(BEGIN VIDEO CLIP)
UNIDENTIFIED MALE: We send, by the truckload, items that these centers and shelters say they need desperately.
(END VIDEO CLIP)
GRIFFIN: "For our veterans who have given so much to our country and now need our help." Did they ever ask you what they wanted?
SIMPSON: No. No. they always call and say we've got a truckload coming.
RICH CISLAK, SAINT BENEDICT'S VETERANS CENTER: Everything on the top is a lot of the stuff that came in on the last truck -- the bandages, the lotion, some hand sanitizer.
GRIFFIN (on camera): It's unpacked.
CISLAK: It's unpacked.
GRIFFIN: Because you don't really have a use for it. CISLAK: These shelves should be filled with this, food, not that.
GRIFFIN: Do you ask yourself, where's the money?
SIMPSON: After I ask myself that after I ask myself, what the heck are these people doing stealing from our veterans -- because that's what they're doing. I don't care how you look at it. These people have sacrificed for our country and there are some people out there raising money to use and it just makes me mad.
GRIFFIN (voice-over): Executive director, J.D. Simpson, became even more angry when these showed up -- more than 700 pairs of surplus Navy dress shoes.
SIMPSON: Not a lot of use for these unless you stand for a personnel inspection.
GRIFFIN (on camera): Those are now part of the yard sale this group uses to raise real funds for the things they really need, not shoes like these.
Here is the question --
(voice-over): Pricilla Wilkewitz wouldn't tell us why she sent homeless vets in Alabama shiny new Navy shoes.
(BEGIN VIDEO CLIP)
WILKEWITZ: Hello, I'm Pricilla Wilkewitz, president of the Disabled Veterans National Foundation.
(END VIDEO CLIP)
GRIFFIN: DVNF wouldn't really tell us anything. What the group and its president continue to tell you, the American public, is to keep sending in those donations.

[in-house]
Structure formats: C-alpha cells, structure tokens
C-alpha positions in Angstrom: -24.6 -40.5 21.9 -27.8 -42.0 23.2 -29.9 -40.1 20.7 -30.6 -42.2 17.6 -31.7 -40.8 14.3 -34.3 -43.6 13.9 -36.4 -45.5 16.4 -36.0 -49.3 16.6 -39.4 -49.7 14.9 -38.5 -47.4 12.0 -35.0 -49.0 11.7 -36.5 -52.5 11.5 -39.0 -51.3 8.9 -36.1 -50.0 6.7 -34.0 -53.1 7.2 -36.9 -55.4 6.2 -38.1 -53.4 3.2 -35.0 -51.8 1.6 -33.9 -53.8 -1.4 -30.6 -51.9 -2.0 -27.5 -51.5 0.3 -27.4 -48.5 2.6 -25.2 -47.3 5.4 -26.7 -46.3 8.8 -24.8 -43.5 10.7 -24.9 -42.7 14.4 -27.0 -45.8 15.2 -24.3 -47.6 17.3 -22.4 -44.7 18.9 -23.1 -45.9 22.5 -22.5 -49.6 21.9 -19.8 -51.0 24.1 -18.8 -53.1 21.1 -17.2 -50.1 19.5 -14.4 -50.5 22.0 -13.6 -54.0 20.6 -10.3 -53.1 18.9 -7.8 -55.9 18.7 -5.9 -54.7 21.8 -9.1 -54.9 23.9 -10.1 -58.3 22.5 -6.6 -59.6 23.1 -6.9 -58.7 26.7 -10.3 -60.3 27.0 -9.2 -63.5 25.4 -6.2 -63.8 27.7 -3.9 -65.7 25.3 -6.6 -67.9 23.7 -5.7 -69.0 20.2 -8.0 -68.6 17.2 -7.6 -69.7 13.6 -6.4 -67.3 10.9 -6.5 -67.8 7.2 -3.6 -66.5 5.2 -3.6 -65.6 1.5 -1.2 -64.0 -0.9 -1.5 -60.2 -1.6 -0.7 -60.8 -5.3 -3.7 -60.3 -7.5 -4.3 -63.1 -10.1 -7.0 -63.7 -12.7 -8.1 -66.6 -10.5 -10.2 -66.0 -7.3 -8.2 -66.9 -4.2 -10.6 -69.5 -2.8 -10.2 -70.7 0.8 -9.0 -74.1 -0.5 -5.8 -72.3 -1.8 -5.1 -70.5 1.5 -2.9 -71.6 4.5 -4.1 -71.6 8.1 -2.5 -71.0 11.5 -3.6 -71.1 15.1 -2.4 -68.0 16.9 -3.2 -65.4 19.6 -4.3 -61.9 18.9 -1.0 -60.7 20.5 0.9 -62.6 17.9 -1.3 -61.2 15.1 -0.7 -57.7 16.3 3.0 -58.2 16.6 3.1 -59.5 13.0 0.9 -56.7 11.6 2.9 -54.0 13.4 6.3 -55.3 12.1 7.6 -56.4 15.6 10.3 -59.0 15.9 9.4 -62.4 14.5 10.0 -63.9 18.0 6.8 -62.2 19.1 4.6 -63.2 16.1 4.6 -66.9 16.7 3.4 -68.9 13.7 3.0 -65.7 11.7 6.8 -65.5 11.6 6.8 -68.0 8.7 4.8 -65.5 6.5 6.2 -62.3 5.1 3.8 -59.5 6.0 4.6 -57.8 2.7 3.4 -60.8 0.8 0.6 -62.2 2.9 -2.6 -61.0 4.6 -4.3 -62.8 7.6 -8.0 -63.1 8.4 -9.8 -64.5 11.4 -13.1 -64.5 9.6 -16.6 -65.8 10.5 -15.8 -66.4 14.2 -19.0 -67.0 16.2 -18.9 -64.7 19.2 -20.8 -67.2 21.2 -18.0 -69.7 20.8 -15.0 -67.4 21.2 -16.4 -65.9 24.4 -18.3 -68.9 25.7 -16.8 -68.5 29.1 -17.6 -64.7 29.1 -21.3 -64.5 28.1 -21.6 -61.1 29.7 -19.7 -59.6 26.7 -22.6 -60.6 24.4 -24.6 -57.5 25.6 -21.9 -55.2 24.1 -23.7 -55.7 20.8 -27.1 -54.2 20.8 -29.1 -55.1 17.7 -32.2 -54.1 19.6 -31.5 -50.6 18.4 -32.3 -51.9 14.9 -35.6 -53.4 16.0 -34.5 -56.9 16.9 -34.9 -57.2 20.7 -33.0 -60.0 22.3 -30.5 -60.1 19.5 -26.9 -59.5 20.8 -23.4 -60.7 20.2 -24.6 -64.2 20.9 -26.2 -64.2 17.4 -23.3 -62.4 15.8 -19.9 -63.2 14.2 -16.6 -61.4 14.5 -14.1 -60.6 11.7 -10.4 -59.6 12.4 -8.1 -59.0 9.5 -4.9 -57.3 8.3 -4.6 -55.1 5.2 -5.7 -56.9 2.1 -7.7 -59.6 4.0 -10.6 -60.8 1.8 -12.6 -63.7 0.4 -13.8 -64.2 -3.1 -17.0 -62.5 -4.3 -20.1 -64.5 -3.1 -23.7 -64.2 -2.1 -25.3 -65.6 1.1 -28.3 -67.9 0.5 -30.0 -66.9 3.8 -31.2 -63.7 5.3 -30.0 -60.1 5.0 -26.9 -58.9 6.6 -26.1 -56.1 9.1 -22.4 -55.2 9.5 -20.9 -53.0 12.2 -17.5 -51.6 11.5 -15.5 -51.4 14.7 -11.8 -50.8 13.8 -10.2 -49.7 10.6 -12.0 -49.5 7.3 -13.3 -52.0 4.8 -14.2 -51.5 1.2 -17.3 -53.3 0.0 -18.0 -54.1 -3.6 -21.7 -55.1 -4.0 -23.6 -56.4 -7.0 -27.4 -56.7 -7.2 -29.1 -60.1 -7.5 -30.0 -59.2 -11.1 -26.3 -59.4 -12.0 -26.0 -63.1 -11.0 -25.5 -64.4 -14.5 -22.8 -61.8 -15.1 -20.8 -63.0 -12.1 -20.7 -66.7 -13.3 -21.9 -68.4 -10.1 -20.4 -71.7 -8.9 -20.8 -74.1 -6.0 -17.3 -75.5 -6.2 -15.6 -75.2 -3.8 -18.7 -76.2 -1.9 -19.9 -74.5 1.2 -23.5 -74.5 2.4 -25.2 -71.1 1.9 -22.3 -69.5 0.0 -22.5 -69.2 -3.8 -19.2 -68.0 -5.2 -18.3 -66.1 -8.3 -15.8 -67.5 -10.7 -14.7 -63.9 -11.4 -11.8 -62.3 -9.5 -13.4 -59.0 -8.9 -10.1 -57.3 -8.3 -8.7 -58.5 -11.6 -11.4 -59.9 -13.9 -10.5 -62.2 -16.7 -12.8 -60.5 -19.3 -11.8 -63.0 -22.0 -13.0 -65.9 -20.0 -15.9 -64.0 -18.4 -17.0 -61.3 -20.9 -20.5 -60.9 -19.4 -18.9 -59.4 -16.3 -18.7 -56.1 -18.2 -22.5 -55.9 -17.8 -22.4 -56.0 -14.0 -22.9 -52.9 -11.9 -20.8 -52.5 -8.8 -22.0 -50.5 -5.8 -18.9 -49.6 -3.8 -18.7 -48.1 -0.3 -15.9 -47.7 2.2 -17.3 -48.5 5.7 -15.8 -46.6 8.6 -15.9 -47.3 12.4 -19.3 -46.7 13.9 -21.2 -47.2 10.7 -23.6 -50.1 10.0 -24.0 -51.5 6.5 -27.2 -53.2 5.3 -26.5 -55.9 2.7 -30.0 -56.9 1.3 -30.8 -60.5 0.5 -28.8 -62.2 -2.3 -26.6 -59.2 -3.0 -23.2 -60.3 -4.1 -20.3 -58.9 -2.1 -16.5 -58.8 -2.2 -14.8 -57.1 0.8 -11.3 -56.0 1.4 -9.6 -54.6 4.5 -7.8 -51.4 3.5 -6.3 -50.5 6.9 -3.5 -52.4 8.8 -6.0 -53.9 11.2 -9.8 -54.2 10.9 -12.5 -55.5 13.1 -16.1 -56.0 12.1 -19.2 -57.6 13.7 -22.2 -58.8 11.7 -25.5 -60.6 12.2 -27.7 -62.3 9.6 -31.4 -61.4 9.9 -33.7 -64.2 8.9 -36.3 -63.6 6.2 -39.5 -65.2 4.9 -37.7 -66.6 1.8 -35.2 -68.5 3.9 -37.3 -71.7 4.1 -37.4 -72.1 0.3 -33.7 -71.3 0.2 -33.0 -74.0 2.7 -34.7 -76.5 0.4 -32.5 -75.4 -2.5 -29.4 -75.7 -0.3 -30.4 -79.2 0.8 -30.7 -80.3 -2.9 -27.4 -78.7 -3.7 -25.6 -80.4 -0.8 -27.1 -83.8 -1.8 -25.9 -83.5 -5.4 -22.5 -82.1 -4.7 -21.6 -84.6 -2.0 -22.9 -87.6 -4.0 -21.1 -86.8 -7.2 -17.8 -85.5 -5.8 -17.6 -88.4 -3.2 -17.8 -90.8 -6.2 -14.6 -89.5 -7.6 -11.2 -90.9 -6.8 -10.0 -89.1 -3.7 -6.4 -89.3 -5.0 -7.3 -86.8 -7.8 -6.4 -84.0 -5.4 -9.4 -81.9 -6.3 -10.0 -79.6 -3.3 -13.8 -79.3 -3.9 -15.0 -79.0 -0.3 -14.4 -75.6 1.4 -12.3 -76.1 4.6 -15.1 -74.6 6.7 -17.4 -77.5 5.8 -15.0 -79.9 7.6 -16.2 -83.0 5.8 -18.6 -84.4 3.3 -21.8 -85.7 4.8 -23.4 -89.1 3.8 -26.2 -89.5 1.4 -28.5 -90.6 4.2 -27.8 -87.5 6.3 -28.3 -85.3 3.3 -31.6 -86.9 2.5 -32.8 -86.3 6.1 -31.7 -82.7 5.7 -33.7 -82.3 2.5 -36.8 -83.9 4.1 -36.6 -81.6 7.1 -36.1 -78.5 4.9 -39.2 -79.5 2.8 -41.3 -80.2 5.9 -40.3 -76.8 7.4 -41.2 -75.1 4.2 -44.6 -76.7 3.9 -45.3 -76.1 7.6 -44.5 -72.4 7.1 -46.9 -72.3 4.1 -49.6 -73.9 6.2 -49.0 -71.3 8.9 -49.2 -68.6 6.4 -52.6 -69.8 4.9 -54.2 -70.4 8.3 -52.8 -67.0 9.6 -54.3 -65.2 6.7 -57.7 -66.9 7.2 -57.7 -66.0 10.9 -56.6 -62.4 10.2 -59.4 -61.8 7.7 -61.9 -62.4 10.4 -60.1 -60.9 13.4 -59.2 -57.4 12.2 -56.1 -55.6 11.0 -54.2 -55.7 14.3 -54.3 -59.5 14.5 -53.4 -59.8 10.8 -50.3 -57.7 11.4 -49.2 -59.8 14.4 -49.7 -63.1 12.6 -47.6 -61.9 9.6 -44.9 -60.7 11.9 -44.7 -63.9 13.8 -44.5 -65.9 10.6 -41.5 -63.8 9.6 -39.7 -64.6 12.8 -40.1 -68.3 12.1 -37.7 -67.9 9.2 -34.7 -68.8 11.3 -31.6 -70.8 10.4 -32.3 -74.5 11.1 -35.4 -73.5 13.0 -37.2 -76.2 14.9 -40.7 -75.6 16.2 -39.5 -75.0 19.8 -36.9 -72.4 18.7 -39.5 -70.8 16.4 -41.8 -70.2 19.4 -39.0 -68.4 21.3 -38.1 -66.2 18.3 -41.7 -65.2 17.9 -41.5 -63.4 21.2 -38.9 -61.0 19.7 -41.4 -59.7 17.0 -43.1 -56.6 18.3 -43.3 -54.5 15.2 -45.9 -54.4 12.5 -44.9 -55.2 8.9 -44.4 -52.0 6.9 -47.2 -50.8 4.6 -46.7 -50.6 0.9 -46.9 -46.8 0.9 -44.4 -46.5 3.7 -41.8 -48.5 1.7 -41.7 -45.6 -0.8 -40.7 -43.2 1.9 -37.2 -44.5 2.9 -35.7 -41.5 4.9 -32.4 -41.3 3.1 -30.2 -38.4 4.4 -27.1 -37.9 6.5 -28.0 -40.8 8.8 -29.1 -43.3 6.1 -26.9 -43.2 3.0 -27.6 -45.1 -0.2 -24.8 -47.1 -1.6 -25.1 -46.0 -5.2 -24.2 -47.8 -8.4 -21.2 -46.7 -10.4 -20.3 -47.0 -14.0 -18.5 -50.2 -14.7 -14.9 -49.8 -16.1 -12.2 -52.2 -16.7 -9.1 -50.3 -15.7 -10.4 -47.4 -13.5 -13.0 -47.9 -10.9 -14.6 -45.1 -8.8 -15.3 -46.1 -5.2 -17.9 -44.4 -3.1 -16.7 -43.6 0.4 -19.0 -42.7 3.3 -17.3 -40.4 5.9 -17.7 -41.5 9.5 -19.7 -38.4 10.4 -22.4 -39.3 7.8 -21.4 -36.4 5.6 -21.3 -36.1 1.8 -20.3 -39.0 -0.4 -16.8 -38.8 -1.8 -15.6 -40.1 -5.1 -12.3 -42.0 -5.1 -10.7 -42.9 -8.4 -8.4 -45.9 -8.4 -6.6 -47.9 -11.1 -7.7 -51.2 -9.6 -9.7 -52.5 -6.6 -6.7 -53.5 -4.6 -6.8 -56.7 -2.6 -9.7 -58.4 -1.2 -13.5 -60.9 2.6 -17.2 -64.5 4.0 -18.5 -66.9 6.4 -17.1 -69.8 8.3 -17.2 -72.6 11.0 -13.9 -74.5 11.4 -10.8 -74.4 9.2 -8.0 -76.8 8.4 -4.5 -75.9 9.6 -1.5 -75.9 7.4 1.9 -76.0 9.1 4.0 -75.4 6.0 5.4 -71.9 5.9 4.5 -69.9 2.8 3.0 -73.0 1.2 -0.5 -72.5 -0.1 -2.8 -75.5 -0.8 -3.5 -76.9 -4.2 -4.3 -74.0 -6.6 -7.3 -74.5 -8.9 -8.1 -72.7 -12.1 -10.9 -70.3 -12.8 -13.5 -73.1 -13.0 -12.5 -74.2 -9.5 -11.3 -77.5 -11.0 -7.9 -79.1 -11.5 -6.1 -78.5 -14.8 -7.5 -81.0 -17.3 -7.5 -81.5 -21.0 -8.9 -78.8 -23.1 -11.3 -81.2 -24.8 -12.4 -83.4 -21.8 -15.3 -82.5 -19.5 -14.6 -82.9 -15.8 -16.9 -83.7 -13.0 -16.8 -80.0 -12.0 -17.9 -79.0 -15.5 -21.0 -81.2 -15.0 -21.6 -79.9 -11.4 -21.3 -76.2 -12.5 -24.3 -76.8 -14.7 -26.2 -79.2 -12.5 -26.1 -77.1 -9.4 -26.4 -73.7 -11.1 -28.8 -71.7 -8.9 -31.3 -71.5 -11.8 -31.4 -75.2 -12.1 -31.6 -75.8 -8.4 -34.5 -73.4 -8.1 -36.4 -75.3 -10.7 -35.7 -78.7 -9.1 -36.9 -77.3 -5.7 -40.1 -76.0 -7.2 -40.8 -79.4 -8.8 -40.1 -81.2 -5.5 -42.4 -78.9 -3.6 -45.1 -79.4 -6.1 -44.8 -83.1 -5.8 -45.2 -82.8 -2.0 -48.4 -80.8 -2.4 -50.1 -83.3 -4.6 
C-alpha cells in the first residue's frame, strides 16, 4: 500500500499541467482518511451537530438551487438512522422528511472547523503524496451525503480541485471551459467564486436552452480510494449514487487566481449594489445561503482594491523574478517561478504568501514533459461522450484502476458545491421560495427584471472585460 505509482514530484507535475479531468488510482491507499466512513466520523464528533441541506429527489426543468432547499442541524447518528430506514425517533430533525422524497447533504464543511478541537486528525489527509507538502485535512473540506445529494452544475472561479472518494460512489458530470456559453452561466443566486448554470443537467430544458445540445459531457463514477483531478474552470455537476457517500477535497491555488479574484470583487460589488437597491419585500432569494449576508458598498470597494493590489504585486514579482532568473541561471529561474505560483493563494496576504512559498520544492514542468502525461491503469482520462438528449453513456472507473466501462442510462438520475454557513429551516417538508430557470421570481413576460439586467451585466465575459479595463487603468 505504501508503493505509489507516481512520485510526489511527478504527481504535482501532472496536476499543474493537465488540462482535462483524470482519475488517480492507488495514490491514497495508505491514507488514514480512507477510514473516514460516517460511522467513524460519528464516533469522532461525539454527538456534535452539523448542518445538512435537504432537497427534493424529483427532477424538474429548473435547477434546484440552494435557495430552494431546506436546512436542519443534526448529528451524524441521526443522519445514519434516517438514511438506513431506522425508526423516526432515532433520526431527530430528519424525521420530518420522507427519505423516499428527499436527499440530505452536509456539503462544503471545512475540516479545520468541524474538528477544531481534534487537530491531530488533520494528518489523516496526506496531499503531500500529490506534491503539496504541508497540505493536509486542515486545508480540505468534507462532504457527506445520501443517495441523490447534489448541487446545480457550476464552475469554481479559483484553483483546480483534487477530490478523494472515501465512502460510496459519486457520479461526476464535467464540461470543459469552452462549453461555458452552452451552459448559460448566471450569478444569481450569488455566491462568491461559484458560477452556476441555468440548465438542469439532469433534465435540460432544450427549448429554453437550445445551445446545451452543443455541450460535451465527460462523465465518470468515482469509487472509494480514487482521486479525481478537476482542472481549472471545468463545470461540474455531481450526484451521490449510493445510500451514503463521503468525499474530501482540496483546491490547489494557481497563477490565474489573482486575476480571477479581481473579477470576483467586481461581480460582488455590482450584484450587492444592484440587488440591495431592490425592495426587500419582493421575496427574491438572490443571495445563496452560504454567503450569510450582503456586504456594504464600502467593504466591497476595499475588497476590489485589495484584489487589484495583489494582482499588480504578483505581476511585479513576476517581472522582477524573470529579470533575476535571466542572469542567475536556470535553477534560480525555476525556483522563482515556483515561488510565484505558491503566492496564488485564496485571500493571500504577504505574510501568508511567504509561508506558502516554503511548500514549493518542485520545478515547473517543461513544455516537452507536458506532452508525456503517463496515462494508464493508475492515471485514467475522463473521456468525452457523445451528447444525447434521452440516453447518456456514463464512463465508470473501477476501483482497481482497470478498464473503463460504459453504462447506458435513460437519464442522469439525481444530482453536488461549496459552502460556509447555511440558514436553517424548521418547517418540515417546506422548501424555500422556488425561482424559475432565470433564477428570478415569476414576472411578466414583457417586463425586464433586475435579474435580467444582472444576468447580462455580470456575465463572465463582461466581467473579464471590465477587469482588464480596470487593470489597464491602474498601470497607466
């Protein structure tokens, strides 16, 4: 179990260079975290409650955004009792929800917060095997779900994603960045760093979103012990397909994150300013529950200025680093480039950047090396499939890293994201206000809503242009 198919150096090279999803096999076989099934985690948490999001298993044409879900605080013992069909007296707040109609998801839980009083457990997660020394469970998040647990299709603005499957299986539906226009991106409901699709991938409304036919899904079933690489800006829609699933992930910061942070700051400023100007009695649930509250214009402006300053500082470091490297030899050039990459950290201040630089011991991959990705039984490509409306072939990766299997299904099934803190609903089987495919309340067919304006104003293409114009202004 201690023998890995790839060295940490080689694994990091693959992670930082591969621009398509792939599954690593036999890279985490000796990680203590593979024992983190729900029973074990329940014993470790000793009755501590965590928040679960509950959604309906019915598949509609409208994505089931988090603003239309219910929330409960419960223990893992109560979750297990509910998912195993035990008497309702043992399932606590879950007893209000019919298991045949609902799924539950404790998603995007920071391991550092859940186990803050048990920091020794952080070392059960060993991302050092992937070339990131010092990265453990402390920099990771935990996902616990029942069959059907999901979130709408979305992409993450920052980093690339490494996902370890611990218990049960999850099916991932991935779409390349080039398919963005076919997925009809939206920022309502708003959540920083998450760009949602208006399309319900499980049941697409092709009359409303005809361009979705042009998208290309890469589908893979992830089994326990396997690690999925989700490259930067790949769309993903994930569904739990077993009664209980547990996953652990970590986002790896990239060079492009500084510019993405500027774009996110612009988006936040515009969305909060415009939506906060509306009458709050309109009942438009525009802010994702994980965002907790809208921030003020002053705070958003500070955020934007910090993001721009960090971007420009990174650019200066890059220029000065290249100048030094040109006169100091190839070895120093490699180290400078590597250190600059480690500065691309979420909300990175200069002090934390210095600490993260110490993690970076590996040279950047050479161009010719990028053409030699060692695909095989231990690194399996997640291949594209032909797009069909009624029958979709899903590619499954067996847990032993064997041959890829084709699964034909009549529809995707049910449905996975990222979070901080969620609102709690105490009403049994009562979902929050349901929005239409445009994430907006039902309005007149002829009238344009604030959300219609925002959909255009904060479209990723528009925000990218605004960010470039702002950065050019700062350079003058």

PHILLIPS: Drew is joining us now live out of Miami.
So, Drew, this group is essentially raising money for itself.
GRIFFIN: Well, the group, DVNF, is raising money. They say for vets, but all of the money, Kyra, that we've been able to account for, goes to a private company, Adrega Arts, in New York City. A company that says it fund raises for more than 500 charity groups. We have been trying to reach them along with its subsidiary along with its president -- a guy named Mark Sholoff (ph) -- equally as long as we've been trying to get a hold of DVNF. We've gotten the same kind of response, angry e-mails and phone calls but no answers as to how you can raise $56 million in cash for vets and apparently, give none of it to the vets. We're going to keep pressing on this -- Kyra?
PHILLIPS: You are, indeed. And, Drew, we were able to get an e- mail sent to us from the group. And I just want to get your response to this, if you don't mind. It says quote, "Over the past four years, the Disabled Veterans National Foundation has changed the lives of more than 80,000 servicemen and women. We equip our veterans with the tools they need to find jobs. We help prevent evictions and care for those suffering from the visible and invisible wounds of war. Our fundraising has one goal, to bring hope to the heroes who have bravely served our country."
Drew, is any of this true?
GRIFFIN: Unless they say preventing homelessness, fighting off depression, caring for the troops all involves handing them a bag of coconut M&Ms, we have no reason to believe that's true, Kyra. Because, as you've seen in our reporting, we can't account for any cash donations that seem to make its way to actually veterans who need it.
PHILLIPS: Drew Griffin, great reporting. Thanks so much.